I have some questions regarding Transient Voltage Suppressors (TVS).

The specific datasheet I'm referring to is this, from 1SMB22AT3G.

Here is some of its specs:

  • \$V = 22V\$
  • \$V_c = 35.5V\$
  • \$I_{pp} = 16.9A\$
  • \$tp = 10us\$ (protection pulse width)
  • \$P_p = 5kW\$ (power rating)

My questions are:

  • How do I calculate its Junction Temperature at \$T_a = 55°C\$?
  • If the datasheet says the device can dissipate 5kW @10us pulse width, how is it that its \$R_{JA}\$ is 226°C/W?
  • \$\begingroup\$ Is Pp 5kW or 0.6kW @1,000μS? \$\endgroup\$
    – GR Tech
    May 5, 2014 at 5:55

3 Answers 3


Calculating the peak junction temperature for a short pulse is difficult. The 226°C/W is for steady state or dissipation that is much longer than the thermal time constant of the device.

1SMB5.0AT3 Pulse Rating Curve

The pulse rating curve (Figure 1, above) in the data sheet shows how much power the device can dissipate for a single pulse event. It's probably safe to assume that the pulses along the line cause the junction to heat to somewhere between 120°C and the maximum of 150°C. From that you might be able to estimate a thermal time constant and come up with a general formula for junction temperature for a given pulse.

You can see how that would work in this WikiPedia article: Thermal time constant.

  • \$\begingroup\$ Thanks for the reply, I found more detailed datasheet here vishay.com/docs/88390/smaj50a.pdf , they are showing impulse impedance it in figure 4. Can you help me understand, is this for peak pulse rating and how to exploit this graph. \$\endgroup\$
    – Adi
    May 4, 2014 at 18:13
  • \$\begingroup\$ @Adi Sure, find your pulse width on the x-axis. Say it's 1 ms. Read the thermal impedance on the y axis, say it's 2 degrees C per watt. Now if your pulse is 10 watts your junction will rise 20 degrees over ambient. \$\endgroup\$
    – John D
    May 4, 2014 at 23:56
  • \$\begingroup\$ I am getting something wrong. from figure 5 , 1000microseconds corresponds to .8C/W and from figure 1, I get 0.3KW . the result is 240C. \$\endgroup\$
    – Adi
    May 5, 2014 at 7:39
  • \$\begingroup\$ The issue is that figure 1 defines a very specific type of pulse (see Fig. 3), which hits the peak power for a short defined time. Though they don't specify the pulse shape on the transient thermal impedance curve I believe it is specified for a pulse that stays at the peak power for the entire duration, a rectangular power pulse. Therefore for that type of pulse, at 1ms you can only dissipate something like 80W abs max. For the other waveform that only touches the peak power for a short time you can hit a peak of 300W. \$\endgroup\$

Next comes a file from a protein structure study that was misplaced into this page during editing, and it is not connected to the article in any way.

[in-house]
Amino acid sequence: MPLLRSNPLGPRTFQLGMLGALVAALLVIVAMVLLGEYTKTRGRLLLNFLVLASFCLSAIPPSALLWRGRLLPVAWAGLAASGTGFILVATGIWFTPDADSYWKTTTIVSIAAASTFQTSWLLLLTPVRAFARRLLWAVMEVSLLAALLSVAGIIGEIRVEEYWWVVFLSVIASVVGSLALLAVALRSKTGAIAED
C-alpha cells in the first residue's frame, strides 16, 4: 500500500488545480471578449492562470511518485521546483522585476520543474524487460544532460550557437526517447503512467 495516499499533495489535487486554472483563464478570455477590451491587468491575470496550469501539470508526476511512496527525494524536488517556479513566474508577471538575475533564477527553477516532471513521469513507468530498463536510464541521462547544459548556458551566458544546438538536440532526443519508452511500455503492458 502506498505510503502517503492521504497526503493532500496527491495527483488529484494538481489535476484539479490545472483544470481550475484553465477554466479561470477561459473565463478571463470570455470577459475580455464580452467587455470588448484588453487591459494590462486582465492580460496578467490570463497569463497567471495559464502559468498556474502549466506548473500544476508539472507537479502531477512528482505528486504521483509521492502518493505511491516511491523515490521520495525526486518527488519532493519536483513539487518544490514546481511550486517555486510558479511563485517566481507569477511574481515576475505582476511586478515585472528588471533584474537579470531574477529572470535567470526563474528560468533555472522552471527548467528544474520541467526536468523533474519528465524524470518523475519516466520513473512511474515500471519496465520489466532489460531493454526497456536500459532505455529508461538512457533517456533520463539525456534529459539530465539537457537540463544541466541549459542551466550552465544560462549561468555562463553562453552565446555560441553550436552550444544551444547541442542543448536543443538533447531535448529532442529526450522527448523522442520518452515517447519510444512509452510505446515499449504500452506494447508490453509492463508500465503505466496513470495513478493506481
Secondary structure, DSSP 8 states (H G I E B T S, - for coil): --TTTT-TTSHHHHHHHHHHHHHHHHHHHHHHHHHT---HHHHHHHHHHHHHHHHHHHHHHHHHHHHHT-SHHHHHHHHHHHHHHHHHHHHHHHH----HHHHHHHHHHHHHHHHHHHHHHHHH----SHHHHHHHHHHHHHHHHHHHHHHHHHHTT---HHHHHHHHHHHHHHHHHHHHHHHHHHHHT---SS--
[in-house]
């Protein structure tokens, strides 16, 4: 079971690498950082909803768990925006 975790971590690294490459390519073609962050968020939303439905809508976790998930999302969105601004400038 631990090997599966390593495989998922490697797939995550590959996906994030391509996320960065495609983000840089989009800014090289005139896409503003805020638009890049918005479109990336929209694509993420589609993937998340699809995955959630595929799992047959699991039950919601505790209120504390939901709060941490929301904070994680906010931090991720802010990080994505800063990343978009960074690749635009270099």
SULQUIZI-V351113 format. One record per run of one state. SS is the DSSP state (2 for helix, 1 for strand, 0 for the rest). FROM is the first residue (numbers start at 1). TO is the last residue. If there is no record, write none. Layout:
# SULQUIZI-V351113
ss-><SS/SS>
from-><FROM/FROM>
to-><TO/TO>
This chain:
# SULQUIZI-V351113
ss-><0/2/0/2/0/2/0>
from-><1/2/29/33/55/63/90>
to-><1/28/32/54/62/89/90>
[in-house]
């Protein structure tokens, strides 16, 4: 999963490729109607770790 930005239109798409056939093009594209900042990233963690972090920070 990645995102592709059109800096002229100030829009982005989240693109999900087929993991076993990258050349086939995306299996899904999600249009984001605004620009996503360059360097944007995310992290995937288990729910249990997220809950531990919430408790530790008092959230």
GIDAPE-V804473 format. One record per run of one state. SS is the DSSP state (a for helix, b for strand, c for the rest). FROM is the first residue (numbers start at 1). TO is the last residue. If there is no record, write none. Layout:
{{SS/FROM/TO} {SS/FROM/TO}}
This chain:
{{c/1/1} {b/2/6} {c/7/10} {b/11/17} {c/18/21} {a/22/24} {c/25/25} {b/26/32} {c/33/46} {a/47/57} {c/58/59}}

– John D
    May 5, 2014 at 13:30
  • \$\begingroup\$ Thanks for clarification, but I am getting 240C Tj above ambient...... :-( \$\endgroup\$
    – Adi
    May 5, 2014 at 14:18

How about a quick calculation for power dissipation.

Suppose that 5 kW (5,000 W) was going to be dissipated for 10us. And also suppose that the pulse was to be repeated every one second. You could multiply:

$$\frac{5,000W \times 10us}{1,000,000 us}$$

Equivalent is:

$$5,000 \times \frac{10}{10^6} = 0.05W = 50mW$$

Additionally the temperature of the junction would then be \$(226°C/W) \times (0.05W) = 11.3 °C\$ above ambient temperature.

  • \$\begingroup\$ The datasheet says Non-Repetitive, in your calculation you have repeated it every 1sec . It also shows figure 6 whih again says number of cycles.It says dutycycle 0.01 %. \$\endgroup\$
    – Adi
    May 5, 2014 at 7:50
  • 1
    \$\begingroup\$ A duty cycle of 10us/1second seems well within the parameter that you cite. \$\endgroup\$
    – Marla
    May 5, 2014 at 23:52
  • \$\begingroup\$ @ Adi : Against guidelines, but, Glad you have found interest in high voltage and hi energy application. Keep going. This field needs interested persons like you. \$\endgroup\$
    – Marla
    May 6, 2014 at 0:10
  • \$\begingroup\$ @ Adi : One Unmentioned problem with repetition rate is Thermal Cycle. A temperature excursion from ambient to 200 degrees C (in short time, e.g. 10us) and then back to ambient. Each thermal cycle puts tremendous stress on the junction. I can't say for this device, but for high power IGBT's , a million thermal cycles will tear the junction apart. \$\endgroup\$
    – Marla
    May 6, 2014 at 0:16
  • \$\begingroup\$ Thanks, that you noticed my interest in High voltage , its definitely very interesting but components are hard to find (not the TVS). \$\endgroup\$
    – Adi
    May 6, 2014 at 7:45

TVS diodes are designed to withstand high junction temperatures those they have much larger die area than the conventional zener diodes. So don't try to calculate \$T_j\$ of a TVS diode at surging time, using the conventional thermal equivalent circuit. Even you cannot use the transient power-temperature or thermal time resoponse calculations as in regulator zeners.

For steady-state temperature the junction temperature, and using the minimum recommended footprint will be:

Derating power dissipation @55°C = 0.682W, so

$$Δt=θ_jL \times P_d= 25°C/W \times 0.682W = 15.7°C$$

$$T_j = 55 + 15.7 = 70.7°C$$

Soldering footprind recommended by the manufacturer shown bellow on a FR-4 standard board

enter image description here

The big difference in junction temperature between the two mounted methods is that this diode package is designed to dissipate better from leads than the case.


With this new junction temperature, the power capability of the diode reduced to 420W for 1ms pulse, and the new brakedown voltage increased by 1.1 volt because TVS diodes temperature coefficient it is similar to Zener diodes.


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